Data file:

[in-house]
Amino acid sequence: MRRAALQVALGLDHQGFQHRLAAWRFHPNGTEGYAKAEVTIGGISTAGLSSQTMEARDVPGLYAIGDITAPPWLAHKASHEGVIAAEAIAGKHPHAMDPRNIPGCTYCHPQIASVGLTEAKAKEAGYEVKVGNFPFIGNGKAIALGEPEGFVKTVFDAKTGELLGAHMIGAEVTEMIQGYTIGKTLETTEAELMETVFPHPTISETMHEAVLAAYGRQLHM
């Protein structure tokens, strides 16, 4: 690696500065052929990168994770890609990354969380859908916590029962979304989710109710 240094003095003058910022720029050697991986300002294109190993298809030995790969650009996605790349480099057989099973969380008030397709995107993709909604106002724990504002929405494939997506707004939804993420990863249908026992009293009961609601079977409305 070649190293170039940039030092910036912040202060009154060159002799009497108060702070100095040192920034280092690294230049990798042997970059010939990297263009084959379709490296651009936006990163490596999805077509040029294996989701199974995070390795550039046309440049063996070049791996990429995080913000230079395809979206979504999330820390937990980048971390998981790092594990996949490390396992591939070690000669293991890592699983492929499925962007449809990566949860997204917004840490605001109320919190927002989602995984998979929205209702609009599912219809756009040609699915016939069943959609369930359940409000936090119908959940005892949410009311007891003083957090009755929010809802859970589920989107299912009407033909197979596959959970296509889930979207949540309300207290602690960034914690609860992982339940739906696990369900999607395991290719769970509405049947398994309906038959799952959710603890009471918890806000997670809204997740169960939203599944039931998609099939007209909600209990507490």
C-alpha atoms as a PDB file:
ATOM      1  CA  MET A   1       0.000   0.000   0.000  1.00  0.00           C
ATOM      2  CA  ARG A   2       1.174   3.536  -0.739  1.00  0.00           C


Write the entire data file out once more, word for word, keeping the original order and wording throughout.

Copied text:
[in-house]
Amino acid sequence: MRRAALQVALGLDHQGFQHRLAAWRFHPNGTEGYAKAEVTIGGISTAGLSSQTMEARDVPGLYAIGDITAPPWLAHKASHEGVIAAEAIAGKHPHAMDPRNIPGCTYCHPQIASVGLTEAKAKEAGYEVKVGNFPFIGNGKAIALGEPEGFVKTVFDAKTGELLGAHMIGAEVTEMIQGYTIGKTLETTEAELMETVFPHPTISETMHEAVLAAYGRQLHM
């Protein structure tokens, strides 16, 4: 690696500065052929990168994770890609990354969380859908916590029962979304989710109710 240094003095003058910022720029050697991986300002294109190993298809030995790969650009996605790349480099057989099973969380008030397709995107993709909604106002724990504002929405494939997506707004939804993420990863249908026992009293009961609601079977409305 070649190293170039940039030092910036912040202060009154060159002799009497108060702070100095040192920034280092690294230049990798042997970059010939990297263009084959379709490296651009936006990163490596999805077509040029294996989701199974995070390795550039046309440049063996070049791996990429995080913000230079395809979206979504999330820390937990980048971390998981790092594990996949490390396992591939070690000669293991890592699983492929499925962007449809990566949860997204917004840490605001109320919190927002989602995984998979929205209702609009599912219809756009040609699915016939069943959609369930359940409000936090119908959940005892949410009311007891003083957090009755929010809802859970589920989107299912009407033909197979596959959970296509889930979207949540309300207290602690960034914690609860992982339940739906696990369900999607395991290719769970509405049947398994309906038959799952959710603890009471918890806000997670809204997740169960939203599944039931998609099939007209909600209990507490």
C-alpha atoms as a PDB file:
ATOM      1  CA  MET A   1       0.000   0.000   0.000  1.00  0.00           C
ATOM      2  CA  ARG A   2       1.174   3.536  -0.739  1.00  0.00           C